This post was written by Sam Uden (@sam__uden) - the newest member of our FinTech team, and 'Digital Bank' aficionado.
I put my hand into my coat pocket, where I thought my wallet was, to discover that it was empty. After searching around I determined that it had fallen out my pocket during my commute, and that cancelling my cards straight away and not wasting time was the safest possible solution.
On this day, I embraced (and came to truly appreciate) one of the many thoughtful features of modern banking. Realising the disparity between 'Digital Banks' and 'Traditional Banks' along the way.
I opened the archaic app of my 'Traditional Bank' (which will remain nameless) and accepted that the only way to cancel my card was by calling them as there was no in-app functionality. In contrast, when opening my 'Digital Bank' (which will also remain nameless) I simply tapped around until I hit the button to 'freeze' my card.
After several hours I fortunately found my wallet. All I had to do was reactivate my cards and move on with my life, right? Well in the case of the ‘Digital Bank,’ yes – that’s exactly what I did. I unfroze it and moved on. But the ‘Traditional Bank?’ Well for that card I had to wait six working days and rely entirely on my ‘Digital Bank’ during the period.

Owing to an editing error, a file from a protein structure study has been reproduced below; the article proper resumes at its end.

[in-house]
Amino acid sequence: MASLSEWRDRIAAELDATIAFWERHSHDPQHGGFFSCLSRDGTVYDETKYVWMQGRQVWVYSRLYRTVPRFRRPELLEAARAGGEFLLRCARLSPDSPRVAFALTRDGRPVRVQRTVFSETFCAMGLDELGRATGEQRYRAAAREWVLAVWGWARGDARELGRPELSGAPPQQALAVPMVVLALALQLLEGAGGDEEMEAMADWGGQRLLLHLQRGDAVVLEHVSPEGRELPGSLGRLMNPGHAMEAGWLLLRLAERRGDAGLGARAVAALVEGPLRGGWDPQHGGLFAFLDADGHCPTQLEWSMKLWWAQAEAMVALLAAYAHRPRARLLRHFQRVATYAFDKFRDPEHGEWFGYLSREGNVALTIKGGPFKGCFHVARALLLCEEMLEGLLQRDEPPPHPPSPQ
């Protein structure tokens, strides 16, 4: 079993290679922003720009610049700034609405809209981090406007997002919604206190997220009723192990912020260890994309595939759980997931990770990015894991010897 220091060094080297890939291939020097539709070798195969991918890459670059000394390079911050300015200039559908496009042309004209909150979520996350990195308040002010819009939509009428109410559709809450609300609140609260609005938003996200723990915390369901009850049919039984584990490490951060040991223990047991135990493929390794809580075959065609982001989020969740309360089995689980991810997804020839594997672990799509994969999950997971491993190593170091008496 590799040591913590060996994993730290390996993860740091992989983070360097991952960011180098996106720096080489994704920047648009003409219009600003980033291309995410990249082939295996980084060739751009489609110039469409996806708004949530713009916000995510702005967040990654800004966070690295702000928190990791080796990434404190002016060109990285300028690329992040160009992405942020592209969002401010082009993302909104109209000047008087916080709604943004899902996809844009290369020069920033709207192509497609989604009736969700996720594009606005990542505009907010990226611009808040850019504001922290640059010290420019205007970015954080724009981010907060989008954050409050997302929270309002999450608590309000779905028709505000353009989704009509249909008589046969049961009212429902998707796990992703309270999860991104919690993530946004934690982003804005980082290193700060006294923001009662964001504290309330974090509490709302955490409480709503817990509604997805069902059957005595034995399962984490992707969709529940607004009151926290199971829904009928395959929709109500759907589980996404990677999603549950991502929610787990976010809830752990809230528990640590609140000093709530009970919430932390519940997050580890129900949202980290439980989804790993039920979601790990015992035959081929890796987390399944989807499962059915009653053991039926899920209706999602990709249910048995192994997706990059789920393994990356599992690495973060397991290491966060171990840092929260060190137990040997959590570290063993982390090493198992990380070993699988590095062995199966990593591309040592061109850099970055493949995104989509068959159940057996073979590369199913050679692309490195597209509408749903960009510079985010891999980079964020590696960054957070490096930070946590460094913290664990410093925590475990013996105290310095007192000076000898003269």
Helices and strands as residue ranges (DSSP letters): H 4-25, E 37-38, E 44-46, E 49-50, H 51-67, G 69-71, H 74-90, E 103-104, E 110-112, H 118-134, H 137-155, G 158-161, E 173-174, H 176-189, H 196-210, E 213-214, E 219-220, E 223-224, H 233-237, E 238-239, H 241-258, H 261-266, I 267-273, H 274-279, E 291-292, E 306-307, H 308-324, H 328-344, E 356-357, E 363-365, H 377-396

For me, the experience highlighted the difference between the two. One bank offering innovation and the other obsolescence and antiquity. It made me realise just how much I believe in the ‘Digital Bank’ startups – like Starling Bank, Revolt and Monzo – and that I truly hope they stand the competition when other rival digital offerings start popping up from already well established banks.
The Royal Bank of Scotland (RBS) is a good example. According to reports, RBS is spending tens of millions on a potential digital bank that will be run separately from its existing business.